The size of the helium nucleus measured to femtometer accuracy

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An international research team managed by the Swiss Paul Scherrer Institute (PSI

An international research team managed by the Swiss Paul Scherrer Institute (PSI) has measured the radius of the atomic nucleus of helium five times more accurately than before. An important part of the collaboration was a complex laser system, which was developed with the participation of the Institute of Laser Technologies at the University of Stuttgart. [ Picture: ETH Zurich, K. Schumann]

Helium is the second most abundant element in the universe after hydrogen. Helium nuclei consist of four components, namely two protons and two neutrons. Knowing the properties of the helium nucleus is crucial for fundamental physics, for example, in order to understand the processes in atomic nuclei that are heavier than helium. What we know so far about the helium nucleus comes from experiments with electrons. The researchers at the PSI have now developed a novel measurement method for the first time that allows five times higher accuracy. According to these measurements, the so-called mean charge radius of the helium nucleus is 1.67824 femtometers (1 quadrillion femtometers are equal to 1 meter).

The scientists worked with exotic atoms or ions, in which both electrons were replaced by one single muon. Although a muon resembles an electron, it is about 200 times heavier than an electron and much more strongly bound to the atomic nucleus. Furthermore, it can also reside in the nucleus itself with much higher probability.

Slow muons and a complex laser system

The muons are produced at the PSI using a particle accelerator. The specialty of the machine: it creates low-energy muons. These particles are slow and can be stopped in the apparatus to conduct experiments. Only in this way can the exotic muonic helium ions be formed, in which a muon throws the electrons out of their orbits and replaces them. The muons move through a small chamber that is filled with helium gas. If the conditions are right, muonic helium will be produced, where the muon is in an energy state in which it frequently resides in the atomic nucleus.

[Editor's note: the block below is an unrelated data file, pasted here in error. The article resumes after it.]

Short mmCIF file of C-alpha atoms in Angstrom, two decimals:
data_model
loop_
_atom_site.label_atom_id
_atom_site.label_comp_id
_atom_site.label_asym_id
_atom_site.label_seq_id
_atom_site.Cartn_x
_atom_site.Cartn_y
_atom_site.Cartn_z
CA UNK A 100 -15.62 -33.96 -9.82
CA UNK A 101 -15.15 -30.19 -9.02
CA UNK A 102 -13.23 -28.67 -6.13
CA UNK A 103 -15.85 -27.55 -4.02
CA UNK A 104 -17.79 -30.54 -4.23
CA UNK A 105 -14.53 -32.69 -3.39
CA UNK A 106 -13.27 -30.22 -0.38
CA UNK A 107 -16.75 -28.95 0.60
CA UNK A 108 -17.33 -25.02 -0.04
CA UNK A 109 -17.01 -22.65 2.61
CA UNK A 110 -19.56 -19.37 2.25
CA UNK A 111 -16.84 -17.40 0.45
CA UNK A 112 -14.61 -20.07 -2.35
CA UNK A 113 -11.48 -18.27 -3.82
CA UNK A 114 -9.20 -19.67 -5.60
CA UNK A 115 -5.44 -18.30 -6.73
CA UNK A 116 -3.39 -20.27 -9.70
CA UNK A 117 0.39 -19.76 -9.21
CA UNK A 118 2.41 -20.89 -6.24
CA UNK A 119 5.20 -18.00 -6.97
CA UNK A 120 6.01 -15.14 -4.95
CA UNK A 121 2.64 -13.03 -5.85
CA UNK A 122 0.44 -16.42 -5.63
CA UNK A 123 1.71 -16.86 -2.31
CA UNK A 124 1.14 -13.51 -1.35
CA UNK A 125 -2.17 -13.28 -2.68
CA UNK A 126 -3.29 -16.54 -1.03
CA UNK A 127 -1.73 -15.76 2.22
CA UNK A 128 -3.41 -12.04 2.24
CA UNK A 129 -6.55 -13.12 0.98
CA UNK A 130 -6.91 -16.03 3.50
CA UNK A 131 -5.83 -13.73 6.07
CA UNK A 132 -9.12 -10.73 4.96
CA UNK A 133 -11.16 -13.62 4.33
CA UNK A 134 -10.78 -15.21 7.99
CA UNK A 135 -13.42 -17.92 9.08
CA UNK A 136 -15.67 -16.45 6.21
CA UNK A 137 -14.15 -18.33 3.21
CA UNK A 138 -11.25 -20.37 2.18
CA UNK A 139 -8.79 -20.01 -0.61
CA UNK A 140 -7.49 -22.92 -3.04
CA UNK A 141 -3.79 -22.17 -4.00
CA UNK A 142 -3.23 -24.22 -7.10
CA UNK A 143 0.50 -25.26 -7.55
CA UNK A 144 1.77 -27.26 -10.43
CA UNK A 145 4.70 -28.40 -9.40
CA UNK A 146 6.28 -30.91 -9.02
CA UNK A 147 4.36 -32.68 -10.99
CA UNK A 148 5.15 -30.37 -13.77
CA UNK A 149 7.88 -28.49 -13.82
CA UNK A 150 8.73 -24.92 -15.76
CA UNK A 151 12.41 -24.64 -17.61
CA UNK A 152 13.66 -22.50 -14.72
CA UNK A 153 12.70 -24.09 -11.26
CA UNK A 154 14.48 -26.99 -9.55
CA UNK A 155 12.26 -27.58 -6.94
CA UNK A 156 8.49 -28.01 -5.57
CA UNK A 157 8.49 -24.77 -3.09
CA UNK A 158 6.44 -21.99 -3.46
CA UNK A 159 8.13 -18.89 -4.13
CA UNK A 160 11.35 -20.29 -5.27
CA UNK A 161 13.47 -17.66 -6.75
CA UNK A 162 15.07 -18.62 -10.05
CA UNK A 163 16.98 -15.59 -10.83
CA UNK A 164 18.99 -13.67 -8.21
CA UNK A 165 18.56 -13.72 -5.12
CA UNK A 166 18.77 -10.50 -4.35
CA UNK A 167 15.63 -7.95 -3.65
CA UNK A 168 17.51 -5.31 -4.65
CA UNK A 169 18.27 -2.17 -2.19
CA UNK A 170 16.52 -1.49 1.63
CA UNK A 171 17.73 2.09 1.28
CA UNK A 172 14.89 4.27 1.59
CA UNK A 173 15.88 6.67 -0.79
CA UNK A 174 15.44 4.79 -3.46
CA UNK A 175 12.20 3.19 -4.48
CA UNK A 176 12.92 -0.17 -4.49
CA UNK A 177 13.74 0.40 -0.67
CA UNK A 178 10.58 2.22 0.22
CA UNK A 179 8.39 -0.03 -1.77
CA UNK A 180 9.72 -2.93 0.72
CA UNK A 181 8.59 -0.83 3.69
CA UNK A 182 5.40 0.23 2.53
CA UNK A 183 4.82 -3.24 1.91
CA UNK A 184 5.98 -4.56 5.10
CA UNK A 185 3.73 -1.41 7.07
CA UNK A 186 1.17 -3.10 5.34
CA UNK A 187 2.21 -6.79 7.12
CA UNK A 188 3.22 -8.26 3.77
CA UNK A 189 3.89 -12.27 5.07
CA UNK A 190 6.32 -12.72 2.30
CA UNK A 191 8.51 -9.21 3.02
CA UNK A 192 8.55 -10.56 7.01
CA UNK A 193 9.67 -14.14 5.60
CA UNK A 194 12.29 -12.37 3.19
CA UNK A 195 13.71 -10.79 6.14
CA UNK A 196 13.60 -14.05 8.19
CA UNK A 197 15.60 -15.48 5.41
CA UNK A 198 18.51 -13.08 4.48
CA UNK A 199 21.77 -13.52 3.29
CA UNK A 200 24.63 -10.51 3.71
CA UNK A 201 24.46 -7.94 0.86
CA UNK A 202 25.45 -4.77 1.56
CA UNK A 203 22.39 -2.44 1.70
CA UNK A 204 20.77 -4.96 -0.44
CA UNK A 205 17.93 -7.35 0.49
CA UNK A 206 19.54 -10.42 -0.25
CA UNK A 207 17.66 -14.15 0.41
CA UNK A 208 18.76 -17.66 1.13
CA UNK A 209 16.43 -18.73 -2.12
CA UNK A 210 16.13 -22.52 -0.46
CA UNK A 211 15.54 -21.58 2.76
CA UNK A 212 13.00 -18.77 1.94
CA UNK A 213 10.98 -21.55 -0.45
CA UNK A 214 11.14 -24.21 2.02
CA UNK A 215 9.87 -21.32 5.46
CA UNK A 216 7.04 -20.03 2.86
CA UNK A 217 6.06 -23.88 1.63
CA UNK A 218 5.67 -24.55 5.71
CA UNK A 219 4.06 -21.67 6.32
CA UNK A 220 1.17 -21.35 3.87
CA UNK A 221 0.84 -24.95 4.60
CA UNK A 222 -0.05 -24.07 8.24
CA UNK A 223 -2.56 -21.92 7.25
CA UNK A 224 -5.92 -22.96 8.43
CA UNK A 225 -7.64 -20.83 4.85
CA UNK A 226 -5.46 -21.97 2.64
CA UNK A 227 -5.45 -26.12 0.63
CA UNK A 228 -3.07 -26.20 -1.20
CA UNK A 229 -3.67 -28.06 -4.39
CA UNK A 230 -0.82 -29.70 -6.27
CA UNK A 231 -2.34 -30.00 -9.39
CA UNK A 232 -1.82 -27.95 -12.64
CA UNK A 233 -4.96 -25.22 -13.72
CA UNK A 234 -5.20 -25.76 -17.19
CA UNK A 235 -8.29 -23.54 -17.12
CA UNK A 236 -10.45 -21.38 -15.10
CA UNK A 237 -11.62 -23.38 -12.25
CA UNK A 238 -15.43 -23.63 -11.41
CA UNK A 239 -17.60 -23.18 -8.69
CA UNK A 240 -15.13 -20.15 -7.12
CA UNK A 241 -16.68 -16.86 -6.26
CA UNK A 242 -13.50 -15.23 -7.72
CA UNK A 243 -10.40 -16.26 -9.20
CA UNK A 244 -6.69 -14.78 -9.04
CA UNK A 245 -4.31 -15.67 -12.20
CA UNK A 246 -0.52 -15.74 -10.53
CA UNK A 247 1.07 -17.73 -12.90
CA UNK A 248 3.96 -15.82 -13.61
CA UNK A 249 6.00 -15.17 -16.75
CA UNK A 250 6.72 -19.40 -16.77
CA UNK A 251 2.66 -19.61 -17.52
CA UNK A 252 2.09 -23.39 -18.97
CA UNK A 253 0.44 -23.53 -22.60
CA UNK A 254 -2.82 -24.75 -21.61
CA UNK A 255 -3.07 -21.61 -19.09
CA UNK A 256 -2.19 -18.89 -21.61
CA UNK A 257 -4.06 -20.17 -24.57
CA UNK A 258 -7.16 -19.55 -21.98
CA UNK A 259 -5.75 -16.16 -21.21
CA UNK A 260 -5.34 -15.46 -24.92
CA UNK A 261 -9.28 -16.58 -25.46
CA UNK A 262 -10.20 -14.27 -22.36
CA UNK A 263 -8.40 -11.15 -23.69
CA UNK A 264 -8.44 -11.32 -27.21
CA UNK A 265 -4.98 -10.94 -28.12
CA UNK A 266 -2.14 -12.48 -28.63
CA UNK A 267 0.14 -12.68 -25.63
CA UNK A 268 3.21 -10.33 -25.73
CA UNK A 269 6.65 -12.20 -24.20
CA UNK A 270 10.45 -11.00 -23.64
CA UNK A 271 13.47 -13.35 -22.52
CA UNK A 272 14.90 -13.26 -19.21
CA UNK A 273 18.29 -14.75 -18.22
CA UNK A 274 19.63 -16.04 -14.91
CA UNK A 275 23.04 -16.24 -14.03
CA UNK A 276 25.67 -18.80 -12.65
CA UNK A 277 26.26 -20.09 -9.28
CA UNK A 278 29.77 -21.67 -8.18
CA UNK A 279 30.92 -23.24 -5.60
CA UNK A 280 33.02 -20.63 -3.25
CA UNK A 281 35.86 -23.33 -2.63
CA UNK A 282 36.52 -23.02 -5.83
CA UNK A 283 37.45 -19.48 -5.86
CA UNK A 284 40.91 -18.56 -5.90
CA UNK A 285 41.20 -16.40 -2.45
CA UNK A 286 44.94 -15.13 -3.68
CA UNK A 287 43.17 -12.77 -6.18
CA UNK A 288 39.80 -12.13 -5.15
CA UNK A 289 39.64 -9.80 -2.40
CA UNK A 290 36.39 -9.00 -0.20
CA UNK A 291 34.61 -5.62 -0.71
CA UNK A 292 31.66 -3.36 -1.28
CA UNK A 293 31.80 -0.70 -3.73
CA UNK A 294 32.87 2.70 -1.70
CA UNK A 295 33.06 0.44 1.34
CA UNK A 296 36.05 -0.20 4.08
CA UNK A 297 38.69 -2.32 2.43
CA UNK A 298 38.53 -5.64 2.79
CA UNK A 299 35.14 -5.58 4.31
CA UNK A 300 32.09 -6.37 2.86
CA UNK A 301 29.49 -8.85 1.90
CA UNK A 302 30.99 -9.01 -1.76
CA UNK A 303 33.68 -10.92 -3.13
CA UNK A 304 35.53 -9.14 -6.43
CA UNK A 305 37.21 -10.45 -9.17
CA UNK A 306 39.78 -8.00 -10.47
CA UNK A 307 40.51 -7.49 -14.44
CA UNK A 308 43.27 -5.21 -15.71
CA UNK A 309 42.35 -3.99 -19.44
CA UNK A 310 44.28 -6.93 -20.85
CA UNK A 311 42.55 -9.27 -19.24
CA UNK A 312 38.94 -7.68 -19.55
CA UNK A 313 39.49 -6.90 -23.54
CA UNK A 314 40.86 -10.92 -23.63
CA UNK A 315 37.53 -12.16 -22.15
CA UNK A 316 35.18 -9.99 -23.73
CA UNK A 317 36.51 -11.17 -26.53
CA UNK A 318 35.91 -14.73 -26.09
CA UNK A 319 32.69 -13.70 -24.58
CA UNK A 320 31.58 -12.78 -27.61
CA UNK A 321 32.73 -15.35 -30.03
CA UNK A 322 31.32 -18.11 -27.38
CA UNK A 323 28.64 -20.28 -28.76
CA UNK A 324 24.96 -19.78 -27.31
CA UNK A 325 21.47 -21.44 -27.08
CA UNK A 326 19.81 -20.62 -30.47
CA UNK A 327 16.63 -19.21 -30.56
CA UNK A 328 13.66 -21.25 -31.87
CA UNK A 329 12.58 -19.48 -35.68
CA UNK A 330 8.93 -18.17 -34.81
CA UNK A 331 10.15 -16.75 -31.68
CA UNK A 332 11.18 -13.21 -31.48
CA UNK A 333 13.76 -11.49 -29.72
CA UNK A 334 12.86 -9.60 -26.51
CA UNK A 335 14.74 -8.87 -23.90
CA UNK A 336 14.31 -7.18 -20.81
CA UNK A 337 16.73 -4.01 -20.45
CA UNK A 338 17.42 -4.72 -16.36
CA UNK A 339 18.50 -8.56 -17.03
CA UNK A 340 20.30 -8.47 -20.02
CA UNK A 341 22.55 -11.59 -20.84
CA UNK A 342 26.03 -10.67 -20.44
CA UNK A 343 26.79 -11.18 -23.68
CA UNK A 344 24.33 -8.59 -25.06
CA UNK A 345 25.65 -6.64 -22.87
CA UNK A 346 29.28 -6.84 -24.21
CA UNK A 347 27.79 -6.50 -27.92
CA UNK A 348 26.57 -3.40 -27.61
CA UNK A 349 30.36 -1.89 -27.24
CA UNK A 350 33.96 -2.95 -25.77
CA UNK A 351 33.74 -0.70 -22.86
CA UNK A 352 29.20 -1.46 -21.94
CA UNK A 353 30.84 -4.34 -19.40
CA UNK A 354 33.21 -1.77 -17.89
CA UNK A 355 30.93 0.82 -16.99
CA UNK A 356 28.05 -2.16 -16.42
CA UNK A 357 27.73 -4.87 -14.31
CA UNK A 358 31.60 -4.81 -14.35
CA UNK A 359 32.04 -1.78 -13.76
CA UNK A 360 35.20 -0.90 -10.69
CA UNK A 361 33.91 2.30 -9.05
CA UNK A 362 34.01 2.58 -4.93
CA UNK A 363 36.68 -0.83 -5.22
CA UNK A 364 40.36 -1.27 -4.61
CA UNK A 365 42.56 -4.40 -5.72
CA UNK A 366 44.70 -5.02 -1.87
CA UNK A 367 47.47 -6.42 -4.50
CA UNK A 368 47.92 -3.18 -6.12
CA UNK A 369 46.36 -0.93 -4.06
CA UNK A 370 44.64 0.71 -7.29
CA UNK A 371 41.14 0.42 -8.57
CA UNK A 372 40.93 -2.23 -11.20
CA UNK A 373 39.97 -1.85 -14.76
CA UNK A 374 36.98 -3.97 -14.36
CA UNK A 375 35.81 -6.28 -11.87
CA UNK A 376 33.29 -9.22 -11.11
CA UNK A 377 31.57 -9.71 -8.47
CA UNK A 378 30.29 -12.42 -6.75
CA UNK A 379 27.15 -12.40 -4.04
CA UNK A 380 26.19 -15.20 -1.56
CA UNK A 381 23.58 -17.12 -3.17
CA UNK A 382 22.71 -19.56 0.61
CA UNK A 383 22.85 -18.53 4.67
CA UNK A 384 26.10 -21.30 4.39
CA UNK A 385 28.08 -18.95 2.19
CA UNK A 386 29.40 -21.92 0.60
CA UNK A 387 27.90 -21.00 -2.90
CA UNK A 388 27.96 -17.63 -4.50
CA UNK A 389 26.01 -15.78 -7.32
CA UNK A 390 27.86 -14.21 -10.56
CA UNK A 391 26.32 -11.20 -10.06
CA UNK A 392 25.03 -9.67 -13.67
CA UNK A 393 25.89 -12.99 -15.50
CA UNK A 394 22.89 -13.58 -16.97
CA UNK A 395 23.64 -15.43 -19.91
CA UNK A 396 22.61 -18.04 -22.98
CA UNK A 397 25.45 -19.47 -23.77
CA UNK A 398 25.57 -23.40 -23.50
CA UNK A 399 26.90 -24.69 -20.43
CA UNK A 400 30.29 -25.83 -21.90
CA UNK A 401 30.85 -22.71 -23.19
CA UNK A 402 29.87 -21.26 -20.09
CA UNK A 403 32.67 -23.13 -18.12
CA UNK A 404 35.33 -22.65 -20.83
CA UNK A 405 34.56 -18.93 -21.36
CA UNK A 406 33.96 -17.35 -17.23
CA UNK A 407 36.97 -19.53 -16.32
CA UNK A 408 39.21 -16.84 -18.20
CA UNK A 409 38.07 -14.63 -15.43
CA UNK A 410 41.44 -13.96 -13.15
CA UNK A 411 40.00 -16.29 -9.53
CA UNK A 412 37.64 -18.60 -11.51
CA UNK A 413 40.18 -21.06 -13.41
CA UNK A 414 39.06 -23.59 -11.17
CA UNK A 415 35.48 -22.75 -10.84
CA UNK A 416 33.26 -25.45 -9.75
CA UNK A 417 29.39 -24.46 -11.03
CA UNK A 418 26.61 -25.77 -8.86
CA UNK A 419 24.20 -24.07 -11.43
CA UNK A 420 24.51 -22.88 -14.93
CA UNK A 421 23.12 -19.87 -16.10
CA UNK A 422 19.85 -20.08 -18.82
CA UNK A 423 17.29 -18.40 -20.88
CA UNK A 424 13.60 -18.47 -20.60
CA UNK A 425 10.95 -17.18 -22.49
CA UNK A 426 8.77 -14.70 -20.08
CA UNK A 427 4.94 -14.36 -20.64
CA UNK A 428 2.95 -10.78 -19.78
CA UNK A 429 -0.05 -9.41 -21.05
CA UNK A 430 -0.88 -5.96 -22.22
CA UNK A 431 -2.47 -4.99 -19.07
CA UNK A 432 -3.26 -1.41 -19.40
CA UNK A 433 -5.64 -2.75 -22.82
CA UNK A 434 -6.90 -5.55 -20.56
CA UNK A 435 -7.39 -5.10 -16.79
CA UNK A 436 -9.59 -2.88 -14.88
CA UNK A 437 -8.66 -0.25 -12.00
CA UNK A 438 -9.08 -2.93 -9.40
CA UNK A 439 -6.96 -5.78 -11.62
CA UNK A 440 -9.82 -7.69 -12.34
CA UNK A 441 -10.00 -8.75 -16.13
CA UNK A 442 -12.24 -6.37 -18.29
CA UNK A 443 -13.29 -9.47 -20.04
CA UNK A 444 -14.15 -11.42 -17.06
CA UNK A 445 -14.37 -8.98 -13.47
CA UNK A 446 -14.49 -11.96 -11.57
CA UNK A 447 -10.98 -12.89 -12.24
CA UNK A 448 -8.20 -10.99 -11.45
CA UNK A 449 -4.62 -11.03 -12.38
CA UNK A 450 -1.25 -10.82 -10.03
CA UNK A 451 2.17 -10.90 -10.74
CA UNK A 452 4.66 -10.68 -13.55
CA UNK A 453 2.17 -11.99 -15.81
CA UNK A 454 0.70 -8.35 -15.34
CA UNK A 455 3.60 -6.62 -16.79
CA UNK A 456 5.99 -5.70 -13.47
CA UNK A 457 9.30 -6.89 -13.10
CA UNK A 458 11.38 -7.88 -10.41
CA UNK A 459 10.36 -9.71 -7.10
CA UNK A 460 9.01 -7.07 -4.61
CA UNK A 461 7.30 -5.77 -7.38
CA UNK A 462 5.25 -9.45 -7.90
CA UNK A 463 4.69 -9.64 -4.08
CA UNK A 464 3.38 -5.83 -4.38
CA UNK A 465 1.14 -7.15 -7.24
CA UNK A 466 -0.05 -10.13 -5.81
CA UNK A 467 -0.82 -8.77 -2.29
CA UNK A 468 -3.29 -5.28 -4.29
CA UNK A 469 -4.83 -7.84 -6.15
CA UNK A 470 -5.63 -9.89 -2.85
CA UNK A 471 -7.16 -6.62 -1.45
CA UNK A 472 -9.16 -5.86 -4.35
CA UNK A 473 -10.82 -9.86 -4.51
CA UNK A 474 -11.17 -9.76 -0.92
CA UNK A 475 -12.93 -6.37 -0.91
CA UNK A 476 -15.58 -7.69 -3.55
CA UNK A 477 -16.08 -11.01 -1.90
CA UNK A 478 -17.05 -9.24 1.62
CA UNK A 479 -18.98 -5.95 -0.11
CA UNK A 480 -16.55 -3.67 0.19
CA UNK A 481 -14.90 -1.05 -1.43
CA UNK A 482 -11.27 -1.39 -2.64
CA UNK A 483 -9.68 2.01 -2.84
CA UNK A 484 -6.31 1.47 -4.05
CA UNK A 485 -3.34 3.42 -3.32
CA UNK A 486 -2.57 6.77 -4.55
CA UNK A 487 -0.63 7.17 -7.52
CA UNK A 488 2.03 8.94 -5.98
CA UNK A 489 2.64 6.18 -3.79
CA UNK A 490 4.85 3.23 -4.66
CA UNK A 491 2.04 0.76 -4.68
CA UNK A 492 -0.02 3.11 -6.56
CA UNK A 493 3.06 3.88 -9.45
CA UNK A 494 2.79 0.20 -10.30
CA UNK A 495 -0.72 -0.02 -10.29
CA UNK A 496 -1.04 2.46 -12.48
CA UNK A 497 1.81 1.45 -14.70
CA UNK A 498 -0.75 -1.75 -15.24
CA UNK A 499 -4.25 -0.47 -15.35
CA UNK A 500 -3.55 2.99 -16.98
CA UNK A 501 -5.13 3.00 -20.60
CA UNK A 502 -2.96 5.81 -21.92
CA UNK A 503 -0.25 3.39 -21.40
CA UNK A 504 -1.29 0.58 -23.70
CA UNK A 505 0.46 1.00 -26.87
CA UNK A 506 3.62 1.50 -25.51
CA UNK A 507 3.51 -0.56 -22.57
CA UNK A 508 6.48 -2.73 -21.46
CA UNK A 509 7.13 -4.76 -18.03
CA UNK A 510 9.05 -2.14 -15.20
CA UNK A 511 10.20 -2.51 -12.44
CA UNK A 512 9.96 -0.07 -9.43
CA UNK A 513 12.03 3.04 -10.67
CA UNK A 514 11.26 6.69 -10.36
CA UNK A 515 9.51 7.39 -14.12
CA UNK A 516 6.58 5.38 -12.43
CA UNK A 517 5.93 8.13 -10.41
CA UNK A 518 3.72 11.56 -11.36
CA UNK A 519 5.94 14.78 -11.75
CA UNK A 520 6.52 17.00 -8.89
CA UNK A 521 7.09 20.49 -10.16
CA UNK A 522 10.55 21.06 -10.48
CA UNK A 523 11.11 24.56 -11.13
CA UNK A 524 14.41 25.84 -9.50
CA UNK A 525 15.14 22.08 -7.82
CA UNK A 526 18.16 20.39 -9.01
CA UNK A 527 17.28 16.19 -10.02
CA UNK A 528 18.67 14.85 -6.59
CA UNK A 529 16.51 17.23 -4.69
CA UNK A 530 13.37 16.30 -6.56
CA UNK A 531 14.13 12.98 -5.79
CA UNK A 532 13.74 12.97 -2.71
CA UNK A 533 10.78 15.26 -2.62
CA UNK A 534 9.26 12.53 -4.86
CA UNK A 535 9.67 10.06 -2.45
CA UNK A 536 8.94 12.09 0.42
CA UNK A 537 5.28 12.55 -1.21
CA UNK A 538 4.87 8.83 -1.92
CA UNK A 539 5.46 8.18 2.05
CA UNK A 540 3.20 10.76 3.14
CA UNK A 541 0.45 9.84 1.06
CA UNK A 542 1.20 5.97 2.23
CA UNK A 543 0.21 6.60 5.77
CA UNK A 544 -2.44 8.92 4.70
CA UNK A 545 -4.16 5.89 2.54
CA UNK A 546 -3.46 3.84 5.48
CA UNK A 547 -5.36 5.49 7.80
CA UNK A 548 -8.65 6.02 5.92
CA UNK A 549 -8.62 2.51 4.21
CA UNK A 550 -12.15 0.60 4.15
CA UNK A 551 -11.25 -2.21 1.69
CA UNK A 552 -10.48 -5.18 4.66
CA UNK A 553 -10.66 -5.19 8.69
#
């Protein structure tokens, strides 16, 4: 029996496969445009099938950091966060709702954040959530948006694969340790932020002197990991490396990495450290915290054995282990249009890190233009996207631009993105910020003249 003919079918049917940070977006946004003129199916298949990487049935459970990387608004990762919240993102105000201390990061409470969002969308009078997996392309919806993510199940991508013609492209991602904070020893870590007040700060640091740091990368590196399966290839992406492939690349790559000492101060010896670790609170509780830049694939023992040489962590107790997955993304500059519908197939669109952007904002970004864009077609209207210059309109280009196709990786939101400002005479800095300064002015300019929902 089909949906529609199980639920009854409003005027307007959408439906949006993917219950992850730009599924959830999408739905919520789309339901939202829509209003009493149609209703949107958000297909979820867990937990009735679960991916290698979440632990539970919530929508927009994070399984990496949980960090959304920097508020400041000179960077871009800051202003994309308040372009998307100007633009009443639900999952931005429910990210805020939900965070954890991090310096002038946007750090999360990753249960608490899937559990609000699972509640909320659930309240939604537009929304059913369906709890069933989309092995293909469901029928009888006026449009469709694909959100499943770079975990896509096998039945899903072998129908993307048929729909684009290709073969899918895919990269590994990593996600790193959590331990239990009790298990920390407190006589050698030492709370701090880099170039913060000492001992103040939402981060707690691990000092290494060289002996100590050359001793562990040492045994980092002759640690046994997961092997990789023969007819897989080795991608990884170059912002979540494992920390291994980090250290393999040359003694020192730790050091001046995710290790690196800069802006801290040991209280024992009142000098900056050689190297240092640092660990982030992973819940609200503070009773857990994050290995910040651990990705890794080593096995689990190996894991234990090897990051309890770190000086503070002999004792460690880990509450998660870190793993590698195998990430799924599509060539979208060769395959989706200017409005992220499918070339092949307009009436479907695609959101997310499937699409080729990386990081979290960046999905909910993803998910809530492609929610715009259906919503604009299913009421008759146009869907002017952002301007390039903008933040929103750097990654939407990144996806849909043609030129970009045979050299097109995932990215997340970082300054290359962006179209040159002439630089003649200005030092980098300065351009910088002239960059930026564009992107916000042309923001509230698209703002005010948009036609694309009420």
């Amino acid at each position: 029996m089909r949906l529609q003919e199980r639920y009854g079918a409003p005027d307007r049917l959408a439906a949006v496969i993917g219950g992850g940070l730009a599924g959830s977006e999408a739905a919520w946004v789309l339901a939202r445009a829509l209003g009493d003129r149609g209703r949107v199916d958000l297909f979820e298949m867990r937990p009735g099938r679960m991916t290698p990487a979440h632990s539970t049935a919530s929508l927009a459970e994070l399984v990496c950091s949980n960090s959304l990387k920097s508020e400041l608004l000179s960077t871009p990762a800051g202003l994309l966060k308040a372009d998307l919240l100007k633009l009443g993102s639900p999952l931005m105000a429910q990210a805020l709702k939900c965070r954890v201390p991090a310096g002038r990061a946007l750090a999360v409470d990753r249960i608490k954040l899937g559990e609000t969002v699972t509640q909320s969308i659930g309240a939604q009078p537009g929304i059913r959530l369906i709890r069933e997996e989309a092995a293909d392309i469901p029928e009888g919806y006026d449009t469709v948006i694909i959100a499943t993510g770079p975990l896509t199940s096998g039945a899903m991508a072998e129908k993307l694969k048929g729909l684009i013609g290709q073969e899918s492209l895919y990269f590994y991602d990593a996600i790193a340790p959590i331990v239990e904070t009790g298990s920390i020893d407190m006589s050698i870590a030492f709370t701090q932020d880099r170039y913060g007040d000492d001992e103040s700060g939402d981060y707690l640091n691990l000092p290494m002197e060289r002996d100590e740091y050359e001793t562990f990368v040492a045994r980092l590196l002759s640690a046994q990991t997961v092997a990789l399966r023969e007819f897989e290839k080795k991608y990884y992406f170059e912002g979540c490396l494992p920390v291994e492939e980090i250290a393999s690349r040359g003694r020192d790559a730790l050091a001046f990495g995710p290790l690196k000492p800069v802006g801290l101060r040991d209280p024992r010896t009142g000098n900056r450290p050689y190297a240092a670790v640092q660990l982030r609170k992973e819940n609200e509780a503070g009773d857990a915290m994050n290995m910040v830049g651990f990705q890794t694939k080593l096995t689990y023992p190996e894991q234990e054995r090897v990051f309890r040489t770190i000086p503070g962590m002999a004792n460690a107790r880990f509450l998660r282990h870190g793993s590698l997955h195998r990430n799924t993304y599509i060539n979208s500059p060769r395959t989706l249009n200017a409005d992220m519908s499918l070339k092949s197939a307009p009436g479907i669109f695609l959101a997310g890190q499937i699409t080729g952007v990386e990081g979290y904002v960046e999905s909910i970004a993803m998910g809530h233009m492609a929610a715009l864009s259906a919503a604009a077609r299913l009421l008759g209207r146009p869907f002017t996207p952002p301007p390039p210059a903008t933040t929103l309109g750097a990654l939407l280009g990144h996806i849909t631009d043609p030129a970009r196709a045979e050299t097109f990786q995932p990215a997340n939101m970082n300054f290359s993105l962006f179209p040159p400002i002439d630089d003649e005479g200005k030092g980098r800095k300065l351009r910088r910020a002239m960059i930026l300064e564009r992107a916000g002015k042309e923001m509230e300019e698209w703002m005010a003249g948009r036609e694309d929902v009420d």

This is where the laser system comes into play, where the Institute of Laser Technologies at the University of Stuttgart was involved in the development of important components (pump laser and amplifier). The complex system shoots a laser pulse at the muonic helium ion. If the laser has the right frequency, the muon is excited and transferred to a higher energy state. When the muon returns from this excited state to the ground state, it emits X-ray light. Detectors register these X-ray signals.

In the experiment, the laser frequency is varied until many X-ray signals arrive. Physicists then speak of the so-called resonant frequency. With the help of this frequency, the difference between the two energy states of the muon in the atom can be determined. According to theory, this measured energy difference is dependent on the size of the atomic nucleus. Therefore, the radius of the helium nucleus can be determined from theoretical equations using the measured resonant frequency.

A cooperation that has a long tradition

The research findings are the result of 20 years of proven cooperation between internationally renowned institutes such as the PSI, the ETH Zurich, the Max Planck Institute of Quantum Optics in Garching near Munich, the Institute of Laser Technologies at the University of Stuttgart, the Johannes Gutenberg University of Mainz as well as the Laboratoire Kastler Brossel and the CNRS in Paris, the University of Coimbra and the University of Lisbon in Portugal, and the National Tsing Hua University in Taiwan.

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